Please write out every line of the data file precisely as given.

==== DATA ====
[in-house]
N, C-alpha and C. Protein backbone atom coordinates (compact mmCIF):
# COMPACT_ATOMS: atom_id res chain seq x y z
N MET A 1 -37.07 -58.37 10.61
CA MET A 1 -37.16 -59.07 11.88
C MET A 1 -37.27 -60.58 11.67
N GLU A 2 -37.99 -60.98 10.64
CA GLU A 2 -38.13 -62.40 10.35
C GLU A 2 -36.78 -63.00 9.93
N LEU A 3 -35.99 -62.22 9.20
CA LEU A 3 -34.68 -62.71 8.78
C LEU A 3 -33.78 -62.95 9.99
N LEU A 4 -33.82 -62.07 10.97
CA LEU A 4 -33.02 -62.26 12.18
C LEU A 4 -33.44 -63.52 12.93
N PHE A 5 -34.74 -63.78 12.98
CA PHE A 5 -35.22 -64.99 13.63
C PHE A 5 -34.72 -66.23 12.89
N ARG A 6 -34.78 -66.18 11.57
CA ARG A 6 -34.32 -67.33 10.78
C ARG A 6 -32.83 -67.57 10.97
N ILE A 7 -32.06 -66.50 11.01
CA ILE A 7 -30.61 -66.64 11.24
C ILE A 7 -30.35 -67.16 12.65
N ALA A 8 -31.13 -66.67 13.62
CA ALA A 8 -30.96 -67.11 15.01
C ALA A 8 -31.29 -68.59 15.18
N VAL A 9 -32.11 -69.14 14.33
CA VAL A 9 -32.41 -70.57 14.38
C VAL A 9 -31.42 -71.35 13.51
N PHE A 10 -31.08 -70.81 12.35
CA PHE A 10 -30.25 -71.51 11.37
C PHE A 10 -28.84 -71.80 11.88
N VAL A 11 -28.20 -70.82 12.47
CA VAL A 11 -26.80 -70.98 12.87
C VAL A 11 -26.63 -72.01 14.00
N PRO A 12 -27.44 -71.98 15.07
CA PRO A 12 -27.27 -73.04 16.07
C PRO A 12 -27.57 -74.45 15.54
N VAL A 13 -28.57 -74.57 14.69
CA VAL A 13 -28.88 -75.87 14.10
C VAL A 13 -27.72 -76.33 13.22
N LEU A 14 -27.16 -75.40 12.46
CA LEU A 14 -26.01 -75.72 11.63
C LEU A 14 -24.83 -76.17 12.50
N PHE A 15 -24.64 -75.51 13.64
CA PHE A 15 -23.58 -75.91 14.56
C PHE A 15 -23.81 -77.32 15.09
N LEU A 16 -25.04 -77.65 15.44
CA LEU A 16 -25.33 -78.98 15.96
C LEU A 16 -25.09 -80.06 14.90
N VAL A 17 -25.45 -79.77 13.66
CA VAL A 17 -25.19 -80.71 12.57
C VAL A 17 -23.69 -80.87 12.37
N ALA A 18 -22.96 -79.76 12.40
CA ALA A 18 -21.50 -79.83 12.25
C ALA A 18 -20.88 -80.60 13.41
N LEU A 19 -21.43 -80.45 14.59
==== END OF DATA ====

[in-house]
N, C-alpha and C. Protein backbone atom coordinates (compact mmCIF):
# COMPACT_ATOMS: atom_id res chain seq x y z
N MET A 1 -37.07 -58.37 10.61
CA MET A 1 -37.16 -59.07 11.88
C MET A 1 -37.27 -60.58 11.67
N GLU A 2 -37.99 -60.98 10.64
CA GLU A 2 -38.13 -62.40 10.35
C GLU A 2 -36.78 -63.00 9.93
N LEU A 3 -35.99 -62.22 9.20
CA LEU A 3 -34.68 -62.71 8.78
C LEU A 3 -33.78 -62.95 9.99
N LEU A 4 -33.82 -62.07 10.97
CA LEU A 4 -33.02 -62.26 12.18
C LEU A 4 -33.44 -63.52 12.93
N PHE A 5 -34.74 -63.78 12.98
CA PHE A 5 -35.22 -64.99 13.63
C PHE A 5 -34.72 -66.23 12.89
N ARG A 6 -34.78 -66.18 11.57
CA ARG A 6 -34.32 -67.33 10.78
C ARG A 6 -32.83 -67.57 10.97
N ILE A 7 -32.06 -66.50 11.01
CA ILE A 7 -30.61 -66.64 11.24
C ILE A 7 -30.35 -67.16 12.65
N ALA A 8 -31.13 -66.67 13.62
CA ALA A 8 -30.96 -67.11 15.01
C ALA A 8 -31.29 -68.59 15.18
N VAL A 9 -32.11 -69.14 14.33
CA VAL A 9 -32.41 -70.57 14.38
C VAL A 9 -31.42 -71.35 13.51
N PHE A 10 -31.08 -70.81 12.35
CA PHE A 10 -30.25 -71.51 11.37
C PHE A 10 -28.84 -71.80 11.88
N VAL A 11 -28.20 -70.82 12.47
CA VAL A 11 -26.80 -70.98 12.87
C VAL A 11 -26.63 -72.01 14.00
N PRO A 12 -27.44 -71.98 15.07
CA PRO A 12 -27.27 -73.04 16.07
C PRO A 12 -27.57 -74.45 15.54
N VAL A 13 -28.57 -74.57 14.69
CA VAL A 13 -28.88 -75.87 14.10
C VAL A 13 -27.72 -76.33 13.22
N LEU A 14 -27.16 -75.40 12.46
CA LEU A 14 -26.01 -75.72 11.63
C LEU A 14 -24.83 -76.17 12.50
N PHE A 15 -24.64 -75.51 13.64
CA PHE A 15 -23.58 -75.91 14.56
C PHE A 15 -23.81 -77.32 15.09
N LEU A 16 -25.04 -77.65 15.44
CA LEU A 16 -25.33 -78.98 15.96
C LEU A 16 -25.09 -80.06 14.90
N VAL A 17 -25.45 -79.77 13.66
CA VAL A 17 -25.19 -80.71 12.57
C VAL A 17 -23.69 -80.87 12.37
N ALA A 18 -22.96 -79.76 12.40
CA ALA A 18 -21.50 -79.83 12.25
C ALA A 18 -20.88 -80.60 13.41
N LEU A 19 -21.43 -80.45 14.59